As we’ve grown, Twitpic has been a tool for the spread of breaking news and events. Since then we’ve seen this content being taken without permission and misused. We’ve partnered with organizations to help us combat this and to distribute newsworthy content in the appropriate manner. This has been done to protect your content from organizations who have in the past taken content without permission. As recently as last month, a Twitpic user uploaded newsworthy images of an incident on a plane, and many commercial entities took the image from Twitpic and used it without the user’s permission.
To sum everything up, you the user retain all copyrights to your photos/videos and we are very sorry by the confusion our old updated terms of service caused.
The above statement clears up what Twitpic does with photos, especially if they go viral. However, users are not happy with the fact that the company can sell on and profit from their photos, even if they didn’t take them.
Twitpic’s recently amended terms coincide with the announcement of a new deal which sees the service partnering with news agency WENN to sell on the media photos posted by celebrities on Twitter. The new licensing deal ensures that users retain the copyright but by uploading photos service, the company is able to exploit the photos for commercial gain.
In summary, anyone republishing a photo of a celebrity on Twitpic will now have to pay WENN. This is exactly what WENN chief executive Lloyd Beiny alludes to in his statement:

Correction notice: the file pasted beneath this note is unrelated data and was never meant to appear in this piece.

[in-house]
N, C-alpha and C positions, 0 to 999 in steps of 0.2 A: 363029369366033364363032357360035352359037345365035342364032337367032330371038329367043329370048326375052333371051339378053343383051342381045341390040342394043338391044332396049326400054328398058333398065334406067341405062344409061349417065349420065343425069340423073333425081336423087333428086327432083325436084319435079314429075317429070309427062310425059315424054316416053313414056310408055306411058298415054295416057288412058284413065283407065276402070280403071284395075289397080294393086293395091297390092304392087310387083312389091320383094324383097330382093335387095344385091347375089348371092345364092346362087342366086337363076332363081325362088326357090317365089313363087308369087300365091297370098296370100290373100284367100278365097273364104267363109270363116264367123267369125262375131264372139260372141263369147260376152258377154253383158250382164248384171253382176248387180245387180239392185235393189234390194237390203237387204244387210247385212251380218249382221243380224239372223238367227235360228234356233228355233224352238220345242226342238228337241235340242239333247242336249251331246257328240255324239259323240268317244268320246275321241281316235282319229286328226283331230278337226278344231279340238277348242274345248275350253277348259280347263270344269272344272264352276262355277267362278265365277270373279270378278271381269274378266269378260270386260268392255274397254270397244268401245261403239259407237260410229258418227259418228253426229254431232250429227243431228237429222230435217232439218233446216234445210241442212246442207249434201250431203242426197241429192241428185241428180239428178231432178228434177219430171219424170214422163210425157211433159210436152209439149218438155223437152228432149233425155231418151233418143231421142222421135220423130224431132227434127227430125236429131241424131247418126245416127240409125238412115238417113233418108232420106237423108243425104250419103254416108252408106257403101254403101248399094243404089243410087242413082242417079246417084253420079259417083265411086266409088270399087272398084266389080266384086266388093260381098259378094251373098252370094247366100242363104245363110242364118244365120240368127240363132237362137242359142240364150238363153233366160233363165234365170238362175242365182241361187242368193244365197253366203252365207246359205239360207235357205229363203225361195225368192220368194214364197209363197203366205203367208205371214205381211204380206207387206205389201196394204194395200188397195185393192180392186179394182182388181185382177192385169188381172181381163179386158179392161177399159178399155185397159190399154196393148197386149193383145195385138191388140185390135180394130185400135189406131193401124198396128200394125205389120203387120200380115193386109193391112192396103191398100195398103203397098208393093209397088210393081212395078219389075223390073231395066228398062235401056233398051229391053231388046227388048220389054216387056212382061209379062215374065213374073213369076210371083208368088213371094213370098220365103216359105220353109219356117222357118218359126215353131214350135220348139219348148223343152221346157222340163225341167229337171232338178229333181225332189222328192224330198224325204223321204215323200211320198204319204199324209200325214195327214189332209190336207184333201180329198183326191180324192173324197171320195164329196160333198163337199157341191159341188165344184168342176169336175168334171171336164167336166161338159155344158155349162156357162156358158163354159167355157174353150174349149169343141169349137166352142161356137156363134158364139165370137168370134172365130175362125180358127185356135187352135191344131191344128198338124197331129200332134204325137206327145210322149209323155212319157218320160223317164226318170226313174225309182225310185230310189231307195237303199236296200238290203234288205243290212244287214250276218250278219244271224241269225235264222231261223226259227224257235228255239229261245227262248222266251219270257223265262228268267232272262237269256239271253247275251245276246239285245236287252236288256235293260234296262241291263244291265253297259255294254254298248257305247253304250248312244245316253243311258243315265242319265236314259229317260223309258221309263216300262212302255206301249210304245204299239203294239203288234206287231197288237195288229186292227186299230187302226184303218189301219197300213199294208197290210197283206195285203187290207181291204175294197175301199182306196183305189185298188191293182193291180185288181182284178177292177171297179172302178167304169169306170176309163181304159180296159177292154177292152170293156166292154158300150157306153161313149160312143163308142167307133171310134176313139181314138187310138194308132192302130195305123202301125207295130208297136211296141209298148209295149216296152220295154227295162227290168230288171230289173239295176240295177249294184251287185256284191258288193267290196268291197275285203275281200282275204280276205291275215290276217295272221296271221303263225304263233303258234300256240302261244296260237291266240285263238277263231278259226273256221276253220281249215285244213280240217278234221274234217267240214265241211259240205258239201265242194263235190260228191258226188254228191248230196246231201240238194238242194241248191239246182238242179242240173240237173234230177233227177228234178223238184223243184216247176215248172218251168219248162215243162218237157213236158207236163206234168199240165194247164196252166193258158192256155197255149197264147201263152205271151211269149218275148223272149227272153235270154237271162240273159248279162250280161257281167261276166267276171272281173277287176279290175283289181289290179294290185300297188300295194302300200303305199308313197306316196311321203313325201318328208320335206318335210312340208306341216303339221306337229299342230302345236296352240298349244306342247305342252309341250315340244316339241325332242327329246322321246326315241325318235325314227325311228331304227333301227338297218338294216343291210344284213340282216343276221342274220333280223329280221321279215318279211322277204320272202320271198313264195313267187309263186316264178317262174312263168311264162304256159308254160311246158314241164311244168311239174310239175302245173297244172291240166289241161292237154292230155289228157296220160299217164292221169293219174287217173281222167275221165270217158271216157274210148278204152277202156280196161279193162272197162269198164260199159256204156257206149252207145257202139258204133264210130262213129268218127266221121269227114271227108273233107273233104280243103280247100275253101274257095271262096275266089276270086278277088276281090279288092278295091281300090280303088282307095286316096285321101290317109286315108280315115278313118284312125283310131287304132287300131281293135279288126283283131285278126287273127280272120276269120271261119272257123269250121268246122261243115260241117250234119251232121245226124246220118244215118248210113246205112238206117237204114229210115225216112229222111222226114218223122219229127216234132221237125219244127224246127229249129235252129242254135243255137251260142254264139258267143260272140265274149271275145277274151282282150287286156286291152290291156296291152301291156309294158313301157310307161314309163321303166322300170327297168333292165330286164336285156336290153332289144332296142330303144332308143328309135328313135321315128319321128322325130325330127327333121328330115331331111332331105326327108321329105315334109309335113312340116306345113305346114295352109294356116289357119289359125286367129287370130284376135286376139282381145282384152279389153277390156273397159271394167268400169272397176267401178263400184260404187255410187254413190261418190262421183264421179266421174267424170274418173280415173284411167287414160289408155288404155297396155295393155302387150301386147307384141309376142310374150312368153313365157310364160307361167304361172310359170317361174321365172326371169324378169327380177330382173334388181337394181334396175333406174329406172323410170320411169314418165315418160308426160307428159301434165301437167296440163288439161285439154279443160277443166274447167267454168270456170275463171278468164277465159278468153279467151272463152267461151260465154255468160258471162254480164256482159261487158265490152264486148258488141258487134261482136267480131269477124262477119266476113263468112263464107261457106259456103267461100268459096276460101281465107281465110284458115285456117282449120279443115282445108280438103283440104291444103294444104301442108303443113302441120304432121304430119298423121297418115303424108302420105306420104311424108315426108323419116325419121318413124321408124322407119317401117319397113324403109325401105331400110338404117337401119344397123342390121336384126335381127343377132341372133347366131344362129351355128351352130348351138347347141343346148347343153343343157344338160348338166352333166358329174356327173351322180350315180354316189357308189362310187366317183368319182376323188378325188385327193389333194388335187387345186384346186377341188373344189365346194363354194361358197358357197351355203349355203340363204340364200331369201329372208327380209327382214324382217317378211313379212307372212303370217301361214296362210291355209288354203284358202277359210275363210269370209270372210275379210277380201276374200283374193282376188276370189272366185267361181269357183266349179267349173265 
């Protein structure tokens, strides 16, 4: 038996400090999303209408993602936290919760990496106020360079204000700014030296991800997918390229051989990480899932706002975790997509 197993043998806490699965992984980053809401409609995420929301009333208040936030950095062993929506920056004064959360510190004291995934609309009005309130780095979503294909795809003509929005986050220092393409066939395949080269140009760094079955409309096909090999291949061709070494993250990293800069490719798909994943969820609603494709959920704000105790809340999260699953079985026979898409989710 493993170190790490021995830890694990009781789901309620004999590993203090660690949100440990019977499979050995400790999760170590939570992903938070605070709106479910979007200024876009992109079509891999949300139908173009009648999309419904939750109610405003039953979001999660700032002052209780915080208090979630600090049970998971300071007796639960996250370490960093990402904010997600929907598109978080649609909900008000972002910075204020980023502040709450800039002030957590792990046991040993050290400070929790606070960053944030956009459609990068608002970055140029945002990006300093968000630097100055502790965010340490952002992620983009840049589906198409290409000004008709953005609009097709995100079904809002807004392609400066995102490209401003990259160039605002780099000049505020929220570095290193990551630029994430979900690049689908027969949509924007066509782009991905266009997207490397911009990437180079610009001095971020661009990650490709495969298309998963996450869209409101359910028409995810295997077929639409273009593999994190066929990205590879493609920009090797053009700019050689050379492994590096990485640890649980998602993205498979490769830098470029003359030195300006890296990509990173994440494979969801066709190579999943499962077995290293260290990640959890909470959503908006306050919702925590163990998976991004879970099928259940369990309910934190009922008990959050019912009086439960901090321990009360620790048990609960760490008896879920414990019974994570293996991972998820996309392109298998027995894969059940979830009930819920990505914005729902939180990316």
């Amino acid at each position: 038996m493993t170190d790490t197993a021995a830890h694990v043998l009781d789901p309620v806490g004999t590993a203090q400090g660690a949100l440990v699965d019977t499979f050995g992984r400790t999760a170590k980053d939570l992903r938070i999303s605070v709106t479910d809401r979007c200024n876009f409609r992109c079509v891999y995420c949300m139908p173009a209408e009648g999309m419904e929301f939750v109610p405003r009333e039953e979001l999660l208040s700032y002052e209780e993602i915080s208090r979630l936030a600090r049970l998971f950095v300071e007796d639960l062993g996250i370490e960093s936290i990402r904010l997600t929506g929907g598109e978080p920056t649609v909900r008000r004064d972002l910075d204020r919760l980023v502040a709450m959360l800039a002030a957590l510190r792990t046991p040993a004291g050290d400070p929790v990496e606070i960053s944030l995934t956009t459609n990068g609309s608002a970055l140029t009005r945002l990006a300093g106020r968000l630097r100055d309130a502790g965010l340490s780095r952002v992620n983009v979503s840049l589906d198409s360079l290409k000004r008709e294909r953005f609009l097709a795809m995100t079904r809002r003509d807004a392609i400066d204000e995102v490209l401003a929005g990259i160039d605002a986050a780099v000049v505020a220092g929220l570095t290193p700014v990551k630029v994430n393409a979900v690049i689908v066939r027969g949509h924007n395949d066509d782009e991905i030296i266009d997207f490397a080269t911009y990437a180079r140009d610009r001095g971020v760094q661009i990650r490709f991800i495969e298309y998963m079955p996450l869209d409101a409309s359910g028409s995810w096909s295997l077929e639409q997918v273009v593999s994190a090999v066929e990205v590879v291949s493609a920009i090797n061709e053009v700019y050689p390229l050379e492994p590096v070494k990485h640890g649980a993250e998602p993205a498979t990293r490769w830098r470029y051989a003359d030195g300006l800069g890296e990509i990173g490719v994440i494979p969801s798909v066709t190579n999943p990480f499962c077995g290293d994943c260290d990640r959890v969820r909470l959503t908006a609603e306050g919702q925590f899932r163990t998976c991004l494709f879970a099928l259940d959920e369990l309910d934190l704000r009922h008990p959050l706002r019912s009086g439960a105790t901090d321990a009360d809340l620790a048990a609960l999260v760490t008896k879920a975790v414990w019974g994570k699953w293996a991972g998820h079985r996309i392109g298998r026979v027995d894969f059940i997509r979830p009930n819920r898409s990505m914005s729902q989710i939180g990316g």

“There has been much unauthorised use of Twitpic images which we shall be addressing without delay. The belief by some that any photo posted on Twitter is available at no cost is completely wrong but now as result of this new arrangement, anyone wishing to publish celebrity photos posted on Twitter via TwitPic will be able to do so legitimately via WENN.”
For those who haven’t read the terms of service on Twitpic, this will come as a huge surprise.
Twitpic founder Noah Everett, in his blog post, has already stated that photos like the Hudson plane crash were misused, but the emphasis is on Twitpic, not the original uploader. Twitpic is ever-so-subtly positioning itself so it can profit from any photo that has the potential to be picked up by a media outlet.
It’s not limited to Twitpic either. Lockerz, previously known as Plixi (and TweetPhoto), employed the same agency back in January, ensuring that users do still own the copyright of their images but they sign over the commercial rights to sell on their pictures to publishers.
Again, by using the service, you hand over nearly all of the rights to your photos.
The difficulty finding a service that will not use your photos. Posterous’ terms state that the company will use your photos but only to help with the promotion of Posterous’ business – far removed from the commercial sale of your images by Twitpic and Lockerz:
Mobypicture states that all rights of uploaded content by its users remain the property of its users, explicitly noting it will not sell any photos.
It’s a sensitive subject, nobody likes to know that a photo they uploaded to Twitter could be used as a means to make money for another company. The truth of the matter is that Yfrog, Twitgoo and other sharing sites are equally as murky, using terms that are outright confusing to the average Twitter user.
The only real way to ensure you remain in control of your uploads is to upload images to a private server or use a service such as Mobypicture, which says it will not try to profit off the back of your work.